Mobasheri and Peng [8] introduced a modified parameter called the “Homogeneity Factor of in-cylinder charge” (HF) and proposed as a brand new measure in combustion theory to investigate the combustion characteristics and air-fuel mixing process of diesel engines. They studied the effect of split injection parameters including the number of injected mass and also the dwell delay between injection pulses with different EGR rates and hence by optimizing split injection configurations accompanied with appropriate EGR rate, pollutant emissions were decreased and controlled more accurately. Nandha and Abraham [9] proposed a parameter named Degree of Heterogeneity (DOH) to measure the degree of heterogeneity within the mixture, which was shown to yield insight into the physical process under study which was employed. The computational study was carried out to clarify quantitatively the dependence of the mixture formation on the injection timing employing a multidimensional model and therefore the results indicate that there exists an optimum fuel injection system timing to get a maximum degree of homogeneity near TDC. Dimitriou et al. [10] extended the research on air-fuel mixing behavior and the outcome of the mixture quality on the emissions formation and engine performance by developing the modified Homogeneity Factor (HF). Its characteristics under various injection conditions and air swirl motions within the cylinder are investigated with CFD simulation. The results have shown that air-fuel homogeneity is naturally affected by the spatial and temporal fuel distribution within the combustion chamber. Peng et al. [11] explored the Homogeneity Factor (HF) of in-cylinder charge as an effective medium for simplifying the control model structure. Based on multi-pulse injection, the effects of operating parameters on the Homogeneity Factor were investigated and the results show effects of most operating conditions on the Homogeneity Factor are often analyzed with monomial variations with an ideal correlation between Homogeneity Factor and 50% burnt location. Ramesh and Mallikarujana [12] attempted to develop methods to evaluate the in-cylinder mixture homogeneity by the CFD analysis. Here, global and local in-cylinder fuel distribution and in-cylinder fuel distribution index are used to evaluate the mixture homogeneity. The results show that the global fuel distribution (GFD) plot helps direct quantitative assessment of mixture distribution in various ER range. However, the CFD analysis cannot explain the spatial variation of fuel distribution and doesn't provide a mixture of homogeneity on a straightforward scale. Hence the motivation for the present work is to operate a single-cylinder engine in biogas fuelled HCCI mode in a wide load range by using DEE as an ignition improver via both port and manifold injected in the combustion chamber.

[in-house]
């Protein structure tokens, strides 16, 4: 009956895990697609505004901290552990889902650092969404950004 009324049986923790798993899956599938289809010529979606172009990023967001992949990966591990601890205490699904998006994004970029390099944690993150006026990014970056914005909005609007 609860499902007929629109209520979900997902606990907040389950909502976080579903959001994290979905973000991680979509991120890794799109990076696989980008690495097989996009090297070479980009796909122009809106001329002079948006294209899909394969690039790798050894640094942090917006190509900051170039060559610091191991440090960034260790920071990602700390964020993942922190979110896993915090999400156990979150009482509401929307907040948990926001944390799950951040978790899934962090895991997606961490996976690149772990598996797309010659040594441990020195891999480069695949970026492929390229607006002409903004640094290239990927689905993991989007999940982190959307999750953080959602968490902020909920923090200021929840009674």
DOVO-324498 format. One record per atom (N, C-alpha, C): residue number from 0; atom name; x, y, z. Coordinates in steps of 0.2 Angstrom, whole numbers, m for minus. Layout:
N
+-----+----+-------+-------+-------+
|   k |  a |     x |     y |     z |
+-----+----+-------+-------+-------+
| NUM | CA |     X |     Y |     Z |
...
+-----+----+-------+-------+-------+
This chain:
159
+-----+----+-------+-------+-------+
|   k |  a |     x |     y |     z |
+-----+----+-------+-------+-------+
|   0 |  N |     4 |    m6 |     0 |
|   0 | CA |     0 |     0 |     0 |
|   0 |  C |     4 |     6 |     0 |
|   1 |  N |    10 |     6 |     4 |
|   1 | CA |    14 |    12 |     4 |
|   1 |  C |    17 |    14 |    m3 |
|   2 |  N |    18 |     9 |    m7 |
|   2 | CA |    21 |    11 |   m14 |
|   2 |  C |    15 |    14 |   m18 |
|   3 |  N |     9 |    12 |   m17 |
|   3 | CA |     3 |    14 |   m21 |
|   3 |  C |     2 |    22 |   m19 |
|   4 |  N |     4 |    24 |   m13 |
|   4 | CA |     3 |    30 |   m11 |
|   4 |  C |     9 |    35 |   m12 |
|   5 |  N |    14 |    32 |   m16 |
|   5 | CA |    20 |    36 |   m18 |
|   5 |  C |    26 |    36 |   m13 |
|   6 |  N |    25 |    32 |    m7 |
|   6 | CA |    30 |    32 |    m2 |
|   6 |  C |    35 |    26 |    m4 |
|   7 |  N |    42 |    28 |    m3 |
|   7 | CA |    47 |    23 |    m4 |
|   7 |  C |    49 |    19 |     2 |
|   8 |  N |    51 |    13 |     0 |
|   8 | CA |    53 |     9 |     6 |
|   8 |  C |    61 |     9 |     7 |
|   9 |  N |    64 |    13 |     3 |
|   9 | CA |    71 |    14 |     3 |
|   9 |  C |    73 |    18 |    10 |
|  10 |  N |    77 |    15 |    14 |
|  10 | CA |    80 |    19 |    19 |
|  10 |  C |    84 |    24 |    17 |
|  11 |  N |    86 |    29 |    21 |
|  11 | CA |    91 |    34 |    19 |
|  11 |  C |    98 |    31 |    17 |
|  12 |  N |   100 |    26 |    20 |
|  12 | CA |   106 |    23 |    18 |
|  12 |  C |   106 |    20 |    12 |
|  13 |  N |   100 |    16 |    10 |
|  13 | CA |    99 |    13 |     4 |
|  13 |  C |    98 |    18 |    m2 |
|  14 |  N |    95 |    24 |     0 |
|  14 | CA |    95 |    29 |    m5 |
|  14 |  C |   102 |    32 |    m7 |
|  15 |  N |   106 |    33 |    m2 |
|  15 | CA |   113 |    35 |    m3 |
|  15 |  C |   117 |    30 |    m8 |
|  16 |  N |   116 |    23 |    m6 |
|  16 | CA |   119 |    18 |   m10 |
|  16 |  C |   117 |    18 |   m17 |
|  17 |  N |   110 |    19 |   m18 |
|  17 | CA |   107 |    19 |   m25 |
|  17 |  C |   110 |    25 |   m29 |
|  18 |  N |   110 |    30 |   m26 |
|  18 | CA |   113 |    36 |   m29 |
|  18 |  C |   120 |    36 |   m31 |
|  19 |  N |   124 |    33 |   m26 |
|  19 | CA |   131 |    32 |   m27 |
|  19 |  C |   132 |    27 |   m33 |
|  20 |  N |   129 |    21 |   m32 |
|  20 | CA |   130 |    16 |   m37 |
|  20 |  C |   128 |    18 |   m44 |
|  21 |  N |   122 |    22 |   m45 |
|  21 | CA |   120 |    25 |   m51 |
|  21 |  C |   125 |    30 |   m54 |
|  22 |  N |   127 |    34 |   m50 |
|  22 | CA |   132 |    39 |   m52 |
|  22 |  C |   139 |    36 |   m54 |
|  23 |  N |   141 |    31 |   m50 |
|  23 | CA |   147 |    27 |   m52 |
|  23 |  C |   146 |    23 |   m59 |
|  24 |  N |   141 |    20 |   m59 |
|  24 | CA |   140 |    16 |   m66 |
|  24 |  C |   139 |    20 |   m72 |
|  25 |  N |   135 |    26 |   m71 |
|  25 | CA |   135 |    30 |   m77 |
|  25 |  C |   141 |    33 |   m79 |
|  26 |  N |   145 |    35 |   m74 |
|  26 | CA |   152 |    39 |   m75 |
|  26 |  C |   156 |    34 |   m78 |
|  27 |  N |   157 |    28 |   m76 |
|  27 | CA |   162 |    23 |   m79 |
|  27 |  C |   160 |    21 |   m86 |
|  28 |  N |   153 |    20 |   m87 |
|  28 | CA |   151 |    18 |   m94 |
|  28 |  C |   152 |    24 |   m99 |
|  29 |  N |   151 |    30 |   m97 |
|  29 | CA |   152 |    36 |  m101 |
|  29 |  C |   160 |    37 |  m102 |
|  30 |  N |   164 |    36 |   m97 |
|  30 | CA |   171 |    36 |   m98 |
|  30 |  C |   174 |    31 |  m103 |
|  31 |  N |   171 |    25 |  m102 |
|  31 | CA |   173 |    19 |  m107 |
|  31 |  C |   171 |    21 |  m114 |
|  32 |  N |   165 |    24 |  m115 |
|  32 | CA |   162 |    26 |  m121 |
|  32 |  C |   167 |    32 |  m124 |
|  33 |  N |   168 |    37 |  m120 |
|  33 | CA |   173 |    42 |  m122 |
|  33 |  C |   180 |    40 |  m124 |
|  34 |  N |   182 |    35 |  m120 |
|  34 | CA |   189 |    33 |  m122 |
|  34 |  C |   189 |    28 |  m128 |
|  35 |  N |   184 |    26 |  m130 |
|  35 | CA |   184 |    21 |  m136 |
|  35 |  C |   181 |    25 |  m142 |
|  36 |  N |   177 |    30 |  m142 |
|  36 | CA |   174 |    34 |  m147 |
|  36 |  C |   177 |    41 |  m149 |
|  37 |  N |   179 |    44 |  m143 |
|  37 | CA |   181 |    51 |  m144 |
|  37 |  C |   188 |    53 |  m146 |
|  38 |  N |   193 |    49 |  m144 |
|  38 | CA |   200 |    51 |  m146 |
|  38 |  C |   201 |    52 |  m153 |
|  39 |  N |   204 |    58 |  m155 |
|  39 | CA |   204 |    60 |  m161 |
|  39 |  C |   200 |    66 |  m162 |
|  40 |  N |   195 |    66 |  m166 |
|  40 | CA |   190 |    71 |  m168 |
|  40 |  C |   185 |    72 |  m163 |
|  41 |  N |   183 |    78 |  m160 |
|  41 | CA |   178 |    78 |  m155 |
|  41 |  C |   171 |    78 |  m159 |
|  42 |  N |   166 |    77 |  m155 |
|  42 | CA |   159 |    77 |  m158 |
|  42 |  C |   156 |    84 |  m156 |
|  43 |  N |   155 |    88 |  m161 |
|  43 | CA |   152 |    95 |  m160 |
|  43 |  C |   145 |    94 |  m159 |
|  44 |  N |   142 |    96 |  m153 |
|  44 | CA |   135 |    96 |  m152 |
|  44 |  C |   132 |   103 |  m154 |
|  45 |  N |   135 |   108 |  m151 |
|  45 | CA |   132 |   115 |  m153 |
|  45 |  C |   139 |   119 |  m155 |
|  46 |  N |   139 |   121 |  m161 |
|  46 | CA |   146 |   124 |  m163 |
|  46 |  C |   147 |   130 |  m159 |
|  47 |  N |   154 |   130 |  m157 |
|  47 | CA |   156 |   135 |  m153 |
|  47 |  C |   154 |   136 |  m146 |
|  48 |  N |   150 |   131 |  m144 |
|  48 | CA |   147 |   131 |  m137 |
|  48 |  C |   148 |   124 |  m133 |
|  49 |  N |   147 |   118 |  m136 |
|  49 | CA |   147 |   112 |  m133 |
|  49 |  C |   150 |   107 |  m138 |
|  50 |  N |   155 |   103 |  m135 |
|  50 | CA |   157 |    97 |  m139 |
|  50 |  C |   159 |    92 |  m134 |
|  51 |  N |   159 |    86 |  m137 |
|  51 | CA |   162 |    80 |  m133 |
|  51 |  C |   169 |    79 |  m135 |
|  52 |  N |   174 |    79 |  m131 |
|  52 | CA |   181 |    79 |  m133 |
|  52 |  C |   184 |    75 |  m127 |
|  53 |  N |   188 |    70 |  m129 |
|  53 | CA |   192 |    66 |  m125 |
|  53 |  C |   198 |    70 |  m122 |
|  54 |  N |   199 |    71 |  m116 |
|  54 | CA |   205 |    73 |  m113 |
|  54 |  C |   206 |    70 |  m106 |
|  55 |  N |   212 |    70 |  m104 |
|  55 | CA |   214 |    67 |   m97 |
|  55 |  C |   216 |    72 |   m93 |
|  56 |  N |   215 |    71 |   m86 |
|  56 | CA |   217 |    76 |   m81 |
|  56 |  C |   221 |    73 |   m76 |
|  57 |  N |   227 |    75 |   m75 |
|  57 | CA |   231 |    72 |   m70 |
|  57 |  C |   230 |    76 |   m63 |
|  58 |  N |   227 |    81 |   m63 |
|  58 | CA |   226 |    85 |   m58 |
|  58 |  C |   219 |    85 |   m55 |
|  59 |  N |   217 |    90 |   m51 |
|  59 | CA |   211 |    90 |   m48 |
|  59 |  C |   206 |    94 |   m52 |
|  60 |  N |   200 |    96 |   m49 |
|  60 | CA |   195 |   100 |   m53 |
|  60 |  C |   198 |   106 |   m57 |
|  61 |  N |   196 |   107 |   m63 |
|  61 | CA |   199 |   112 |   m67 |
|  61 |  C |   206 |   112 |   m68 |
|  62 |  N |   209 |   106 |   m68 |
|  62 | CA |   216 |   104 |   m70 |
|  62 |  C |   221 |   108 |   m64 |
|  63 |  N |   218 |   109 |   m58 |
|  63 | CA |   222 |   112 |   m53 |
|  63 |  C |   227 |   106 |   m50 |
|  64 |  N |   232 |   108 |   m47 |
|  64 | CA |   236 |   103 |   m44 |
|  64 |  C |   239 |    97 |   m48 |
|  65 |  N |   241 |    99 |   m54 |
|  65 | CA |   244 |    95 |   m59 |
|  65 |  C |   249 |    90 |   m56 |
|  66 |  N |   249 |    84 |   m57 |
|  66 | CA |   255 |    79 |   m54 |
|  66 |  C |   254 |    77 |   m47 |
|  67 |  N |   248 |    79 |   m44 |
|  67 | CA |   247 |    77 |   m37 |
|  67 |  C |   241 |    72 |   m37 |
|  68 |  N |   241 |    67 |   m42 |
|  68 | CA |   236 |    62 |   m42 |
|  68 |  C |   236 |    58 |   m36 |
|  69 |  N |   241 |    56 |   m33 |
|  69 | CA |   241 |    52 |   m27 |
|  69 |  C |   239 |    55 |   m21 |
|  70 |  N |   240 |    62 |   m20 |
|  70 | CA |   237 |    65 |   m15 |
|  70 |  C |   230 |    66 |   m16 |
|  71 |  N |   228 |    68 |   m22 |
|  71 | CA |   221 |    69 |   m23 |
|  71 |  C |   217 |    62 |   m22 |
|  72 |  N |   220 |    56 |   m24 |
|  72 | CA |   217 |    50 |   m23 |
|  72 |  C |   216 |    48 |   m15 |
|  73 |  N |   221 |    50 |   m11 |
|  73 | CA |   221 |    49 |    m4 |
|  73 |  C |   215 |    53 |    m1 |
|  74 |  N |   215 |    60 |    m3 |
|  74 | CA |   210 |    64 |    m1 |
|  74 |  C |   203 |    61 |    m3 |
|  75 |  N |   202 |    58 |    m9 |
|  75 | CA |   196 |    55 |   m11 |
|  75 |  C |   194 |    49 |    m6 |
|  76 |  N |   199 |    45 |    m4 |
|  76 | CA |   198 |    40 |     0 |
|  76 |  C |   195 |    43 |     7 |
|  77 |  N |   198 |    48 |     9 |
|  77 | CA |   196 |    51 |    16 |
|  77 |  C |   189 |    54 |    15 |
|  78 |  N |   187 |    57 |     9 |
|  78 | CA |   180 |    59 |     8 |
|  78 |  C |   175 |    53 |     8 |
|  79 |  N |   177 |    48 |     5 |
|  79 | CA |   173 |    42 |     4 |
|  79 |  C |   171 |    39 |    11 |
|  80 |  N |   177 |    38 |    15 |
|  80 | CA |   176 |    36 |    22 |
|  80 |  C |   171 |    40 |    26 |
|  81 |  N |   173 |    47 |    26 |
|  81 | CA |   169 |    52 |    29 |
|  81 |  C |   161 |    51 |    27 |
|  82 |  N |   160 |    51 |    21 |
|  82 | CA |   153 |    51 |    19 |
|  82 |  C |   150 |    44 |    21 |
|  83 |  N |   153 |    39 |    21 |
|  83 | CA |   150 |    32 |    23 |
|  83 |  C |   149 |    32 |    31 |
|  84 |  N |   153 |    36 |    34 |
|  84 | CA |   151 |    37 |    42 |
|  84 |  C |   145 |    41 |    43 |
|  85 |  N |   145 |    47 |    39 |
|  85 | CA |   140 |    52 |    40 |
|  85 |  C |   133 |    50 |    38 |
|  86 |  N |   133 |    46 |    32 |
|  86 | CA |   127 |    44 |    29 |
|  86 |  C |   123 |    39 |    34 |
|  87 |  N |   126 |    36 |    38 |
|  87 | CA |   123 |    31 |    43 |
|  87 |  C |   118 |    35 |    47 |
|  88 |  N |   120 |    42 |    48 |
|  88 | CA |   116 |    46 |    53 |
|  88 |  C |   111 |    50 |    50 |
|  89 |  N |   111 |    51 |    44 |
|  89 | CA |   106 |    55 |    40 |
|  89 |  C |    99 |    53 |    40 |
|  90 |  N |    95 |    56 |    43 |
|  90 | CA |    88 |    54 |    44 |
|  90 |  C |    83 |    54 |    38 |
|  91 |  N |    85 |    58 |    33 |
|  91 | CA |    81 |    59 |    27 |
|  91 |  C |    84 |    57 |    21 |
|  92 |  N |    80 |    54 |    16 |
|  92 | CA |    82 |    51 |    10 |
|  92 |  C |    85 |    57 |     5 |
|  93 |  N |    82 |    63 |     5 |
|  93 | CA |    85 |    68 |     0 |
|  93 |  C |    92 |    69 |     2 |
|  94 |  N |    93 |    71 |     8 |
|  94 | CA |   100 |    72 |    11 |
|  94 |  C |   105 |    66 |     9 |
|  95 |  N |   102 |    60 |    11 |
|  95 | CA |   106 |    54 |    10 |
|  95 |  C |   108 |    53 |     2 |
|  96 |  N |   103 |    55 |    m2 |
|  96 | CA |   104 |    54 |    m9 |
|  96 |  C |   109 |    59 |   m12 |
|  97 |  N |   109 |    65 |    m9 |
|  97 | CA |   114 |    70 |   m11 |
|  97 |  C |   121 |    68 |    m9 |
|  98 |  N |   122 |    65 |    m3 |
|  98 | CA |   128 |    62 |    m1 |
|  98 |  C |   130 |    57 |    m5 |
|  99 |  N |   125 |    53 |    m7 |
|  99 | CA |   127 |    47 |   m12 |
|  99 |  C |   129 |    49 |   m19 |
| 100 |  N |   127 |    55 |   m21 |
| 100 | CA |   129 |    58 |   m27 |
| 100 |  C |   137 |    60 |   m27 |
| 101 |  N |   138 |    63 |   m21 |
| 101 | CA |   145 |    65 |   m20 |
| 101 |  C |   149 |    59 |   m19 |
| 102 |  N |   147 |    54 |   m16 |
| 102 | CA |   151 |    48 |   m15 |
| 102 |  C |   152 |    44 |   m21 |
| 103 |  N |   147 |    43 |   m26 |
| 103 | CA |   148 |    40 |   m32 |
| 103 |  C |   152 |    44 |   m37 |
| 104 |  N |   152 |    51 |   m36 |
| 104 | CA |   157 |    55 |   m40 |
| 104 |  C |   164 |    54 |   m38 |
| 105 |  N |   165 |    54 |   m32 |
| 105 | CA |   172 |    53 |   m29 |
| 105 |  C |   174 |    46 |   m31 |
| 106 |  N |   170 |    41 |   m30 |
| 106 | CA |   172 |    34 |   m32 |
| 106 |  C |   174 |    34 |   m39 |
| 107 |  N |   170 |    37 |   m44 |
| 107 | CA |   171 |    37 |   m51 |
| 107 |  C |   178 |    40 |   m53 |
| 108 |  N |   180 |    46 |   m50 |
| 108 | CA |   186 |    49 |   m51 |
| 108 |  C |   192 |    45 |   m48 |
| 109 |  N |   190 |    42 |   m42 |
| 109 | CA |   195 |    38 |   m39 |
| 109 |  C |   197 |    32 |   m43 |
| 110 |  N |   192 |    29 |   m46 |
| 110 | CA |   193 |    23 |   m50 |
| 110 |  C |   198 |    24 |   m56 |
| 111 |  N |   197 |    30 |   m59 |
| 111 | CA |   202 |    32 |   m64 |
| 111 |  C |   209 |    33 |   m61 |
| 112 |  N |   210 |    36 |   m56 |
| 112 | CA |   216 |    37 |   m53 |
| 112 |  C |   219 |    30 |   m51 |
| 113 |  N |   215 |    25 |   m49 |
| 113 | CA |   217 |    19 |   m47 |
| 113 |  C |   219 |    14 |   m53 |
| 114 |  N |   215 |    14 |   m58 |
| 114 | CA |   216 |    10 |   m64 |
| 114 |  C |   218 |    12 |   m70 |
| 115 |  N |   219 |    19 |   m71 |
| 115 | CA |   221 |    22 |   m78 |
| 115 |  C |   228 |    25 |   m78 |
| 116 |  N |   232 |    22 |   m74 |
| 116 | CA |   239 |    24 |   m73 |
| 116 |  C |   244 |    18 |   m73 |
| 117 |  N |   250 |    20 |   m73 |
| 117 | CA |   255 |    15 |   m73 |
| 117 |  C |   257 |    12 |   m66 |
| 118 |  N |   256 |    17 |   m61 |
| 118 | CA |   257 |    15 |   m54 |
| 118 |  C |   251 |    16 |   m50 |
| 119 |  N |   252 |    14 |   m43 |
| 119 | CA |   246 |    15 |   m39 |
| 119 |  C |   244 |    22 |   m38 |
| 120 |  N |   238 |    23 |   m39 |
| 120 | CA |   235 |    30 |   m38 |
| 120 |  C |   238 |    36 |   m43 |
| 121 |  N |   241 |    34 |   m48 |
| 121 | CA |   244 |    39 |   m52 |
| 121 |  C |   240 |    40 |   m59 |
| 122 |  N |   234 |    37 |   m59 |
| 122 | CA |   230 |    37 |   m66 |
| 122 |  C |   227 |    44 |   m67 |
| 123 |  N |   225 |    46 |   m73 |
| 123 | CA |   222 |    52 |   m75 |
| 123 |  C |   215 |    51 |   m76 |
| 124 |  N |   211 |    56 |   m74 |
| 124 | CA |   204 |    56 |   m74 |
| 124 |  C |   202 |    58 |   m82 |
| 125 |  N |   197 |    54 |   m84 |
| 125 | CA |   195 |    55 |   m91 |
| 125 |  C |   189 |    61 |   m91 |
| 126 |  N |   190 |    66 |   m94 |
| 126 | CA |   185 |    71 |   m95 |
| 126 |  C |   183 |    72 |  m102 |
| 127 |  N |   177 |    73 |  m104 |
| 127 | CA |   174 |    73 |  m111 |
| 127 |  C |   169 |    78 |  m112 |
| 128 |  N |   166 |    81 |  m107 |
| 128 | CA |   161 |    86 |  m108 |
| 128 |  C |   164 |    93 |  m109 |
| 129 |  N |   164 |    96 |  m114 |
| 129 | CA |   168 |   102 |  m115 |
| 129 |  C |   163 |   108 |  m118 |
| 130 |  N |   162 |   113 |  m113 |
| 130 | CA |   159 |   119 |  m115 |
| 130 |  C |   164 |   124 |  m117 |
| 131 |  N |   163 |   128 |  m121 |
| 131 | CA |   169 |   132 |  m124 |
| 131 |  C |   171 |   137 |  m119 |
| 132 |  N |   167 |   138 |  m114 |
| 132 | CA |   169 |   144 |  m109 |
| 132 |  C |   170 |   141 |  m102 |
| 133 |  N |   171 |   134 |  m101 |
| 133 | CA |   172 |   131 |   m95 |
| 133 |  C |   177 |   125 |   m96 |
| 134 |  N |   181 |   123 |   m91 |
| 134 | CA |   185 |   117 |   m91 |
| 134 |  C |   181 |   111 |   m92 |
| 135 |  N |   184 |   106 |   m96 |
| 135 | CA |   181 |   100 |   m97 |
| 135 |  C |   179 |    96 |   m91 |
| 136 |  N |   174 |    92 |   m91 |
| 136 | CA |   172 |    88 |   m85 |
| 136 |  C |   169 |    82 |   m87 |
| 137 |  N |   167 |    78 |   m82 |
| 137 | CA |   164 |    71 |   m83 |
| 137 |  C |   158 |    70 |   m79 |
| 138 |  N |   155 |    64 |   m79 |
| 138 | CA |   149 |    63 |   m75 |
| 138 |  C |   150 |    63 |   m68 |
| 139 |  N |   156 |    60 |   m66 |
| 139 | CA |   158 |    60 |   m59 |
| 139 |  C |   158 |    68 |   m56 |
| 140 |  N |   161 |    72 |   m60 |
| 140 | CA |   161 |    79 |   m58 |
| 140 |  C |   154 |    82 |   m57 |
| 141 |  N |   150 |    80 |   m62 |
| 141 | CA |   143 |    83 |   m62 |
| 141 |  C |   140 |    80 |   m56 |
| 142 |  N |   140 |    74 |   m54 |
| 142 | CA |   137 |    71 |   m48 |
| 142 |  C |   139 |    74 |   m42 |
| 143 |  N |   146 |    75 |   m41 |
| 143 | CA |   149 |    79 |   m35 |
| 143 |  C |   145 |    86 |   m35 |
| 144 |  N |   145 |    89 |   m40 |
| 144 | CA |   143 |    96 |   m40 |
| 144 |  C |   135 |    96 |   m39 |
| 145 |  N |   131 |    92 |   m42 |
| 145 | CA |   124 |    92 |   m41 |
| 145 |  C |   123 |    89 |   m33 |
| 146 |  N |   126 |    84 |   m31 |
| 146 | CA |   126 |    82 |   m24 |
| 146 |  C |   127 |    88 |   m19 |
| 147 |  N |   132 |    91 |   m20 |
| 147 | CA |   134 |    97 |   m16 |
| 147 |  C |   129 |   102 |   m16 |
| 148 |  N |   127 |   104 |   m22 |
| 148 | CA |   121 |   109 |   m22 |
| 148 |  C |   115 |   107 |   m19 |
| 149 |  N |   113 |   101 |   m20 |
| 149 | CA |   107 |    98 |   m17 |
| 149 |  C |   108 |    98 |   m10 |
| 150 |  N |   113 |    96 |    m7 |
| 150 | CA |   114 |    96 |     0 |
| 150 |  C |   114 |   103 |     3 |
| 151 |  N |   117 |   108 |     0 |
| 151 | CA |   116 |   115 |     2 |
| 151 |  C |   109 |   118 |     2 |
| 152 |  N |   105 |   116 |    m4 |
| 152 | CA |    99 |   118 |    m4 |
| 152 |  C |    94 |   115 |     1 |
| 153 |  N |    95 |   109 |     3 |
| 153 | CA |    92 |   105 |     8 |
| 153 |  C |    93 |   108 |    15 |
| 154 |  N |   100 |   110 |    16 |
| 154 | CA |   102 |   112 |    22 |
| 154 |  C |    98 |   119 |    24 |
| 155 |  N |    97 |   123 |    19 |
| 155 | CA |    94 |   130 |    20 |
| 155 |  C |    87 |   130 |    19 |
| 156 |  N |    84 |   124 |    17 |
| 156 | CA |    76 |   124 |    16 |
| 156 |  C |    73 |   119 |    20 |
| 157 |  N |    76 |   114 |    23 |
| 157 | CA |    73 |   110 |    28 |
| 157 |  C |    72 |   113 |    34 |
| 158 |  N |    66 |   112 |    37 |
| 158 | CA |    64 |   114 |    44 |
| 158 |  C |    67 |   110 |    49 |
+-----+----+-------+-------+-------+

The objective of the current study is to find the homogeneity factor and the air-fuel equivalence ratio contours, when biogas-DEE fuel is inducted via both port and manifold injection in a HCCI engine at a constant speed of 1900 rev/min. The fluid parameters such as density, pressure, velocities, turbulent kinetic energy, and turbulent dissipation rate of the air-fuel mixture are analyzed during the suction stroke. The grid and time step independency tests are carried out to find the homogeneity factor and the iso-volumes of equivalence ratio is computed against the port and manifold injection cases.

Table 1

Properties of biogas.

Table 2

Properties of DEE.

2 Experiment and methodology

A single-cylinder, water-cooled, direct injection CI engine is used for conducting experiments. The engine is coupled to an eddy current dynamometer for loading and measurement purposes. The engine setup diagram can be found in Figure 1. The engine specifications can be found in Table 3. The DEE is stored in an accumulator and is injected into the intake manifold using an injector and hose line of pressure 2 bar. An in-house built electronic circuit is used for controlling the DEE flow rate. The biogas is directly inducted through the intake manifold. The raw biogas is replicated using methane and carbon dioxide in the ratio 65 and 35 respectively. Both of them are separately stored in cylinders and are injected in the 65:35 ratio using flow meters that vary the gases proportions.